letter to the editor

Oman Medical Journal [2020], Vol. 35, No. 4: e158

Hemodialysis in COVID-19 Patients:
Yes or No? A Commentary

Amin Hosseini1 and Fatemeh Bahramnezhad2,3*

1Department of Medical-Surgical Nursing, School of Nursing and Midwifery, Tehran University of Medical Sciences, Tehran, Iran

2Nursing and Midwifery Care Research Center, School of Nursing and Midwifery, Tehran University of Medical Sciences, Tehran, Iran

3Spiritual Health Group, Research Center of Quran, Hadith and Medicine, Tehran University of Medical Sciences, Tehran, Iran

article info


Dear Editor,

COVID-19 is responsible for lower respiratory infections and can cause acute respiratory distress syndrome (ARDS). Studies have shown that patients in a critical condition can quickly develop ARDS, shock, metabolic acidosis, impaired blood coagulation function, and functional failure of various organs.1 Recent studies have shown a strong link between ARDS and acute kidney injury (AKI), which often creates a complicated, threatening situation in patients in a critical condition that can increase their risk of death. The disease progresses in those of older age, with a body mass index above normal, diabetes mellitus, and a history of heart failure.2 A retrospective study found that of the 357 patients with ARDS, 68% had AKI. Before developing ARDS, they did not have acute or chronic renal failure.3 Other studies have reported different relationships between the two conditions.4 This condition also occurs in COVID-19 disease (and its resulting ARDS). One reason for this is that in COVID-19, as recent studies have shown, cytokine release syndrome (CRS) or cytokine storm occurs. In patients with CRS, AKI may be occur due to intravenous inflammation, increased vascular permeability, decreased volume, cardiomyopathy, and glomerular damage by clots as a result of overreaction. In this regard, proinflammatory interleukin-6 (IL-6), which is considered to play an important role in CRS, is increased in the blood of patients with ARDS as a result of COVID-19, which can lead to AKI.5 It is also likely that the S-protein in the coronavirus will react with angiotensin-converting enzyme 2 (ACE2)

molecules to facilitate entry into target cells, increasing ACE2 expression. Studies have shown that ACE2 has a greater tendency to bind to coronavirus. On the other hand, ACE2 is located at the level of renal tubular cells, and their infection can increase the response to local inflammation and increase the severity and duration of AKI disease periods.6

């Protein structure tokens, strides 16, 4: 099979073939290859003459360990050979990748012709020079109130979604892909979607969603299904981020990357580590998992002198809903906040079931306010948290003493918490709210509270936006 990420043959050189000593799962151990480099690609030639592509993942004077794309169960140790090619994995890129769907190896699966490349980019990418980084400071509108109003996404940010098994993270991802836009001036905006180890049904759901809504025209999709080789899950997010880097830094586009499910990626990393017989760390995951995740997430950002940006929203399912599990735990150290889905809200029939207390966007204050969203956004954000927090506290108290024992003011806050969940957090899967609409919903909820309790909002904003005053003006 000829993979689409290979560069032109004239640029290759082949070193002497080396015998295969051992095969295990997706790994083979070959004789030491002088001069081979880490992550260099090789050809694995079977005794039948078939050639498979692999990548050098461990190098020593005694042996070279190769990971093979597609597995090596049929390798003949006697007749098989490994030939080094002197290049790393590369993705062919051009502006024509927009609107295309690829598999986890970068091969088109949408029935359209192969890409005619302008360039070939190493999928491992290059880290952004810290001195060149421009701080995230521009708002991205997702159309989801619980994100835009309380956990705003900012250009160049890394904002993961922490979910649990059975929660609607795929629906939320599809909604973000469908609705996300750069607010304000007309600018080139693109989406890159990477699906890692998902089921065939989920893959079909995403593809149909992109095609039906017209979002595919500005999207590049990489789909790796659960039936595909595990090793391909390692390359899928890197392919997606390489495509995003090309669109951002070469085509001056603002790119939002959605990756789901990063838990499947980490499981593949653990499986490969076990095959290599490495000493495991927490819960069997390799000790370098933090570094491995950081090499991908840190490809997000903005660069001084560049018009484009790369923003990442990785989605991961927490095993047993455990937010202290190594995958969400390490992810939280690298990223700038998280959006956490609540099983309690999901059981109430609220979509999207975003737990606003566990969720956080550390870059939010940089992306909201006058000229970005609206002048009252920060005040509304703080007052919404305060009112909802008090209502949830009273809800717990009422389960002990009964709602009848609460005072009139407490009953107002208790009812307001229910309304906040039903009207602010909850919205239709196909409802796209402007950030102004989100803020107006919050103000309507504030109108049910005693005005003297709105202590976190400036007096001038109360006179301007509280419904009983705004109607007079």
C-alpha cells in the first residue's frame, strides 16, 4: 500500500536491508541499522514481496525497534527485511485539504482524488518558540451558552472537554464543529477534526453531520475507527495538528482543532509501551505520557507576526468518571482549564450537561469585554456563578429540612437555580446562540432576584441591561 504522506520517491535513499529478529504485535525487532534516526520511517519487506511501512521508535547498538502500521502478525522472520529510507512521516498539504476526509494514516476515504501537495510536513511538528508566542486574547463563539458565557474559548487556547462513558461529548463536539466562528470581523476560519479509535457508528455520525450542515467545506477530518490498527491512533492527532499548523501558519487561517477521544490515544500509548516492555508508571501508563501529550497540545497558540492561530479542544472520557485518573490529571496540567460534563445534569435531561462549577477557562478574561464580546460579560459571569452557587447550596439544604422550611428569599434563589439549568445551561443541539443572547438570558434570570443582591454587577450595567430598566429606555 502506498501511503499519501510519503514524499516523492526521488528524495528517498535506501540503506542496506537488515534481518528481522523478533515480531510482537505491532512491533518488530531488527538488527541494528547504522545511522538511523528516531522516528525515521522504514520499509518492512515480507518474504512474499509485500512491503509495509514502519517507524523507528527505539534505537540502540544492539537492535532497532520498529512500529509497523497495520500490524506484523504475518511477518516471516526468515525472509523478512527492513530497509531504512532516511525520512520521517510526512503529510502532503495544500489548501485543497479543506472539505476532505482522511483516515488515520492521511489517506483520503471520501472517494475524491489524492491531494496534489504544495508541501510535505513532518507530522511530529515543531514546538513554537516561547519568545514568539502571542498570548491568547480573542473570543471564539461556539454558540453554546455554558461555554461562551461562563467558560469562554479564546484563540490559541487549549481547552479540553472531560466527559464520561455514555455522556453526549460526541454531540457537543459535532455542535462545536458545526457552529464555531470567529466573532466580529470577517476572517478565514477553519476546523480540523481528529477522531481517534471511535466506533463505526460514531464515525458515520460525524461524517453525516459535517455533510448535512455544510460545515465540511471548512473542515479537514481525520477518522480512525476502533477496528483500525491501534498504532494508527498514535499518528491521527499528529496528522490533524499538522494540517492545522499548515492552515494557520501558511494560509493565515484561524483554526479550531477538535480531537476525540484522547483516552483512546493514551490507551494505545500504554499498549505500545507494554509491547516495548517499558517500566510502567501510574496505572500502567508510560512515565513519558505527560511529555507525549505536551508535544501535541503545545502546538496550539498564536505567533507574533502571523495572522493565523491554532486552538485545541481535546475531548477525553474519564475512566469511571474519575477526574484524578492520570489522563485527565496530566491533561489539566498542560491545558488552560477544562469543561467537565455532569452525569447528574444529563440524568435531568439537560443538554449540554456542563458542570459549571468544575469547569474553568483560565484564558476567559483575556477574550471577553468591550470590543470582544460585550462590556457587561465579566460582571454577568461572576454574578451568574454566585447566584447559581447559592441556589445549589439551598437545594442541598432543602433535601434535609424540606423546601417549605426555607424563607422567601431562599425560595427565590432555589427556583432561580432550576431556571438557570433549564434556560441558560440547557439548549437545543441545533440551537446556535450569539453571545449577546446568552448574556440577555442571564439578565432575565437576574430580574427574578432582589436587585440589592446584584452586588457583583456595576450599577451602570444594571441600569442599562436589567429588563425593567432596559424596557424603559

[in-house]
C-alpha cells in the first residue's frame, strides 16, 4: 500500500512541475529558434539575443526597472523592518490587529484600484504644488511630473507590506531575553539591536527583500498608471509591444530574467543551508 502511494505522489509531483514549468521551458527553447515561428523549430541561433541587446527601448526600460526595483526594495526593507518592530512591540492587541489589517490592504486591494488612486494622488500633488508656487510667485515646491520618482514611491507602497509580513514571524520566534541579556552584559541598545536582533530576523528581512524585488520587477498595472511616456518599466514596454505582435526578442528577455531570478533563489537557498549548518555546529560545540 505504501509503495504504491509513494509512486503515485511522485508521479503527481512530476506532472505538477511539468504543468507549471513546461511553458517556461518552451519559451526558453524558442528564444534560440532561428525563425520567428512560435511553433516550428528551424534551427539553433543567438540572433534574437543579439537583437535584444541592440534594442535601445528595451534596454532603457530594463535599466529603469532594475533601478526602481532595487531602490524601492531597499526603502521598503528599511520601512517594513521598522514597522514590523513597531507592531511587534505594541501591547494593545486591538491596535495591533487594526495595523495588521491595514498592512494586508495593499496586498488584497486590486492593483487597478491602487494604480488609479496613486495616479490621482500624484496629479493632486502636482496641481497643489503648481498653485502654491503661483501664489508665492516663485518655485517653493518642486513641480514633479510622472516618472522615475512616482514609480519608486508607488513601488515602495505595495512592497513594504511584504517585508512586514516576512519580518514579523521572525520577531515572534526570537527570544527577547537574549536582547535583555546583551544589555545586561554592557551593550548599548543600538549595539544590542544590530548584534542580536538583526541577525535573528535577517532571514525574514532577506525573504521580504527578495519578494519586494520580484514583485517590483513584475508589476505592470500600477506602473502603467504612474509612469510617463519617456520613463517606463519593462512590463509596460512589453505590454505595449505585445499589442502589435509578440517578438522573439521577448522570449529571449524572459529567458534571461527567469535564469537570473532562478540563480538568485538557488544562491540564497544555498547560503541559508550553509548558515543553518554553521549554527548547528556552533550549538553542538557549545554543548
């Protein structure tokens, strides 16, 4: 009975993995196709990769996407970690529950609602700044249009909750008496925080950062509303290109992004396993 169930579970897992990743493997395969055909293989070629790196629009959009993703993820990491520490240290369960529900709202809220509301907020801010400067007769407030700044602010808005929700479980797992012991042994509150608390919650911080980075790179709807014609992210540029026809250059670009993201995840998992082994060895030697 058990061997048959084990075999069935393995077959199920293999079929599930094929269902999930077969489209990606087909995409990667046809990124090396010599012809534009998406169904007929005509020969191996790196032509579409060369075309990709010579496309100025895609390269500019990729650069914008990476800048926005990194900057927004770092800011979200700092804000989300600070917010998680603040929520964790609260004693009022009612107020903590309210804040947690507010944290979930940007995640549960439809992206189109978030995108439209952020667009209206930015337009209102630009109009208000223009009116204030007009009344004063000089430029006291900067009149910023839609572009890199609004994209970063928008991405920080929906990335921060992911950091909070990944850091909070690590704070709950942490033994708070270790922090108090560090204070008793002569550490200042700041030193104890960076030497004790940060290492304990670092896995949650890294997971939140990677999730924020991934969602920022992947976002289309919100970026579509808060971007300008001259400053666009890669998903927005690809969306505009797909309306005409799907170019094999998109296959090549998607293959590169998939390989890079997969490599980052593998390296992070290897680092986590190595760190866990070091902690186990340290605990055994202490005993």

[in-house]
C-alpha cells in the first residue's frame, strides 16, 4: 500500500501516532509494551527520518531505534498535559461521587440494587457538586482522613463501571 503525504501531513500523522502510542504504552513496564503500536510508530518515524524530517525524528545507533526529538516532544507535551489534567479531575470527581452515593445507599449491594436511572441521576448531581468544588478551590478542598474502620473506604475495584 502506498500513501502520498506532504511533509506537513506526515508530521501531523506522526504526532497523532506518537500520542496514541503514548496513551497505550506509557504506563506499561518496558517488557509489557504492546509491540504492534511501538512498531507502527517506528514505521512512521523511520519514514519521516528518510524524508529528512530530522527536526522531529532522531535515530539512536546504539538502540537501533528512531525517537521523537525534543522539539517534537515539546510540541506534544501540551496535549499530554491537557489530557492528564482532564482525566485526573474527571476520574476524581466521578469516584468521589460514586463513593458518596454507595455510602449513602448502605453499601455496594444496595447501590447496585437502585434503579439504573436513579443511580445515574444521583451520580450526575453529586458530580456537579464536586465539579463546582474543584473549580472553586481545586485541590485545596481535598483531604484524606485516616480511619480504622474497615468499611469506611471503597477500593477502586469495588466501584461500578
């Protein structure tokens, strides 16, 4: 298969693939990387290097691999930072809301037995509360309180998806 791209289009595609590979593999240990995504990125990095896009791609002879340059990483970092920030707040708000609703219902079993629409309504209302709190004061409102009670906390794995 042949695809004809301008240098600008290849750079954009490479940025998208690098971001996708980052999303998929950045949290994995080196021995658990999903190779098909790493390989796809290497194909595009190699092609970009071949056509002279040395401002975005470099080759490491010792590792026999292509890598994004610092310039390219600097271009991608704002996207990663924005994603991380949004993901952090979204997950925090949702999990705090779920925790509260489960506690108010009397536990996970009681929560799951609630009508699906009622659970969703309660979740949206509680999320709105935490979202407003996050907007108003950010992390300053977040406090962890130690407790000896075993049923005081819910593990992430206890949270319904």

Therefore, assessing and determining the risk of AKI in patients with COVID-19 (or in the cases of high severity of the disease), who need alternative kidney therapies, is essential in the early implementation of preventive and protective measures.7 But it is also important to choose alternative therapies. For example, though hemodialysis can increase patient survival, in turn, it is considered an inflammatory situation that increases the level of cytokines such as IL-6, which itself produces acute phase factors. Studies have shown that IL-6 levels increase in 30% of patients undergoing dialysis.

In patients with end-stage renal disease, proinflammatory cytokines levels are increased by peripheral blood mononuclear cells (PBMCs).8 Hemodialysis in people with a history of coagulation disorders can increase the level of inflammatory factors more than in patients without these disorders. The level of inflammatory factors in patients undergoing hemodialysis with a history of previous thrombotic events is higher than in those patients without a history of these disorders.9 In COVID-19 infection, endothelial cell dysfunction develops, leading to increased thrombin production and cessation of fibrinolysis, indicating an increase in coagulation status (one of the major risk factors for vascular thromboembolism) in a patient with infection.10 In addition, elevated IL-6 levels stimulate protein catabolism, lipolysis, insulin resistance, and suppression of appetite. Cytokine production by PBMCs also causes hypermetabolism. As a result, the patient is faced with protein-energy wasting, so chronic inflammation is caused in the patient under hemodialysis, and the patient who has hypoalbuminemia, which is the main cause of resting energy expenditure, oxidative stress, poor clinical outcome, and increasing the risk of mortality. However, the concentration of IL-6 in patients who died of COVID-19 was higher than in survivors.11 Therefore, hemodialysis in patients with COVID-19 may increase IL-6 production, exacerbate weakness, and increase their mortality. Hence, the use of hemodialysis in patients with COVID-19 may worsen the clinical condition. However, more clinical studies are needed to prove this.


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